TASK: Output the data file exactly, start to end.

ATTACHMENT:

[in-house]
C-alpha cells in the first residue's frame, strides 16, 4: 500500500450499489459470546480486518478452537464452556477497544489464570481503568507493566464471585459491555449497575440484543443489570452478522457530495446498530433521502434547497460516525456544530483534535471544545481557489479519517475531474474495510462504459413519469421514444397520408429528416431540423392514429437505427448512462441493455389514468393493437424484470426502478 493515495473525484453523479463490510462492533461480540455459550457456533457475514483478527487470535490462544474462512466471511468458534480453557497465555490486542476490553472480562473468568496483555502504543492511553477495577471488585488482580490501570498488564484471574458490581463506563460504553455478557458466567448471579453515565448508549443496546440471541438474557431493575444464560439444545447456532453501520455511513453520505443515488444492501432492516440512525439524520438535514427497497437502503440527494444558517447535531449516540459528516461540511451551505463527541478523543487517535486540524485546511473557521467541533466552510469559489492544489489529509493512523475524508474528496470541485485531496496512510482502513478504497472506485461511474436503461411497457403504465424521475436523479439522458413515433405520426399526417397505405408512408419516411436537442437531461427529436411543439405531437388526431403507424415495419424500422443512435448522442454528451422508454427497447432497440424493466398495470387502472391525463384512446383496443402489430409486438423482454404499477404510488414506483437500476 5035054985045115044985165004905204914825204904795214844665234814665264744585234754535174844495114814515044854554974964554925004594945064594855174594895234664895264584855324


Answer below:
[in-house]
C-alpha cells in the first residue's frame, strides 16, 4: 500500500450499489459470546480486518478452537464452556477497544489464570481503568507493566464471585459491555449497575440484543443489570452478522457530495446498530433521502434547497460516525456544530483534535471544545481557489479519517475531474474495510462504459413519469421514444397520408429528416431540423392514429437505427448512462441493455389514468393493437424484470426502478 493515495473525484453523479463490510462492533461480540455459550457456533457475514483478527487470535490462544474462512466471511468458534480453557497465555490486542476490553472480562473468568496483555502504543492511553477495577471488585488482580490501570498488564484471574458490581463506563460504553455478557458466567448471579453515565448508549443496546440471541438474557431493575444464560439444545447456532453501520455511513453520505443515488444492501432492516440512525439524520438535514427497497437502503440527494444558517447535531449516540459528516461540511451551505463527541478523543487517535486540524485546511473557521467541533466552510469559489492544489489529509493512523475524508474528496470541485485531496496512510482502513478504497472506485461511474436503461411497457403504465424521475436523479439522458413515433405520426399526417397505405408512408419516411436537442437531461427529436411543439405531437388526431403507424415495419424500422443512435448522442454528451422508454427497447432497440424493466398495470387502472391525463384512446383496443402489430409486438423482454404499477404510488414506483437500476 5035054985045115044985165004905204914825204904795214844665234814665264744585234754535174844495114814515044854554974964554925004594945064594855174594895234664895264584855324